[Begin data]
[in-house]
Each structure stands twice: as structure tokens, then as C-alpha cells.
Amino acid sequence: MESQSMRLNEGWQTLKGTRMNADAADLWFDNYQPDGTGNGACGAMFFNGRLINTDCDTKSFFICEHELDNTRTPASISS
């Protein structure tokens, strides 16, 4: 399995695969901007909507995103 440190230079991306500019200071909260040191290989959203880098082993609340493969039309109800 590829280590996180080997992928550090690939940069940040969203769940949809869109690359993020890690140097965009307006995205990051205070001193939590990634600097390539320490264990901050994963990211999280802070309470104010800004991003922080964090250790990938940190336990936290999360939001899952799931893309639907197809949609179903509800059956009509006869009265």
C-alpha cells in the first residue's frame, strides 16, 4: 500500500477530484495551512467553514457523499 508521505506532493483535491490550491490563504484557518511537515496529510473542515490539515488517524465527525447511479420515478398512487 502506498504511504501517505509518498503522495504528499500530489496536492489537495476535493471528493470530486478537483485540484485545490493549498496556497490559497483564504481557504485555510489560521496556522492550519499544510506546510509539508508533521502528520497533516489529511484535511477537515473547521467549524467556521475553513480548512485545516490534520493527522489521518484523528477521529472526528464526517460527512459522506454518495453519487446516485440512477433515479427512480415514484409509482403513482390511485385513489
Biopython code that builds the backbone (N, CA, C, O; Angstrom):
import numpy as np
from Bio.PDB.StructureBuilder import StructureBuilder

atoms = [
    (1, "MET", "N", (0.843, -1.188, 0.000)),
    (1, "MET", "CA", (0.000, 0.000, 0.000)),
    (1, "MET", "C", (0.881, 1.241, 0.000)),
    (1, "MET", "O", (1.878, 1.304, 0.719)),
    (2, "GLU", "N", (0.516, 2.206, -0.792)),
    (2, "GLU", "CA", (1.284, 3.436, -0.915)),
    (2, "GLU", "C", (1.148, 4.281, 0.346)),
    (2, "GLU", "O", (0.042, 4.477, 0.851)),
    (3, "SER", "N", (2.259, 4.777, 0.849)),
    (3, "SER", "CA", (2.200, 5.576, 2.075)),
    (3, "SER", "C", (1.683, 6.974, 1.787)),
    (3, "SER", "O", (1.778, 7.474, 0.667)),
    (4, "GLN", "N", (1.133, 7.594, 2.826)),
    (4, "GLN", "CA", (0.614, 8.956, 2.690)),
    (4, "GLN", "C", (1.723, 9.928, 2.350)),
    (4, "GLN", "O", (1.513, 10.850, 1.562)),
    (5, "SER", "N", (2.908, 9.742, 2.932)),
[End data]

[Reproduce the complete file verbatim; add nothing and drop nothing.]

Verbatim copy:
[in-house]
Each structure stands twice: as structure tokens, then as C-alpha cells.
Amino acid sequence: MESQSMRLNEGWQTLKGTRMNADAADLWFDNYQPDGTGNGACGAMFFNGRLINTDCDTKSFFICEHELDNTRTPASISS
């Protein structure tokens, strides 16, 4: 399995695969901007909507995103 440190230079991306500019200071909260040191290989959203880098082993609340493969039309109800 590829280590996180080997992928550090690939940069940040969203769940949809869109690359993020890690140097965009307006995205990051205070001193939590990634600097390539320490264990901050994963990211999280802070309470104010800004991003922080964090250790990938940190336990936290999360939001899952799931893309639907197809949609179903509800059956009509006869009265």
C-alpha cells in the first residue's frame, strides 16, 4: 500500500477530484495551512467553514457523499 508521505506532493483535491490550491490563504484557518511537515496529510473542515490539515488517524465527525447511479420515478398512487 502506498504511504501517505509518498503522495504528499500530489496536492489537495476535493471528493470530486478537483485540484485545490493549498496556497490559497483564504481557504485555510489560521496556522492550519499544510506546510509539508508533521502528520497533516489529511484535511477537515473547521467549524467556521475553513480548512485545516490534520493527522489521518484523528477521529472526528464526517460527512459522506454518495453519487446516485440512477433515479427512480415514484409509482403513482390511485385513489
Biopython code that builds the backbone (N, CA, C, O; Angstrom):
import numpy as np
from Bio.PDB.StructureBuilder import StructureBuilder

atoms = [
    (1, "MET", "N", (0.843, -1.188, 0.000)),
    (1, "MET", "CA", (0.000, 0.000, 0.000)),
    (1, "MET", "C", (0.881, 1.241, 0.000)),
    (1, "MET", "O", (1.878, 1.304, 0.719)),
    (2, "GLU", "N", (0.516, 2.206, -0.792)),
    (2, "GLU", "CA", (1.284, 3.436, -0.915)),
    (2, "GLU", "C", (1.148, 4.281, 0.346)),
    (2, "GLU", "O", (0.042, 4.477, 0.851)),
    (3, "SER", "N", (2.259, 4.777, 0.849)),
    (3, "SER", "CA", (2.200, 5.576, 2.075)),
    (3, "SER", "C", (1.683, 6.974, 1.787)),
    (3, "SER", "O", (1.778, 7.474, 0.667)),
    (4, "GLN", "N", (1.133, 7.594, 2.826)),
    (4, "GLN", "CA", (0.614, 8.956, 2.690)),
    (4, "GLN", "C", (1.723, 9.928, 2.350)),
    (4, "GLN", "O", (1.513, 10.850, 1.562)),
    (5, "SER", "N", (2.908, 9.742, 2.932)),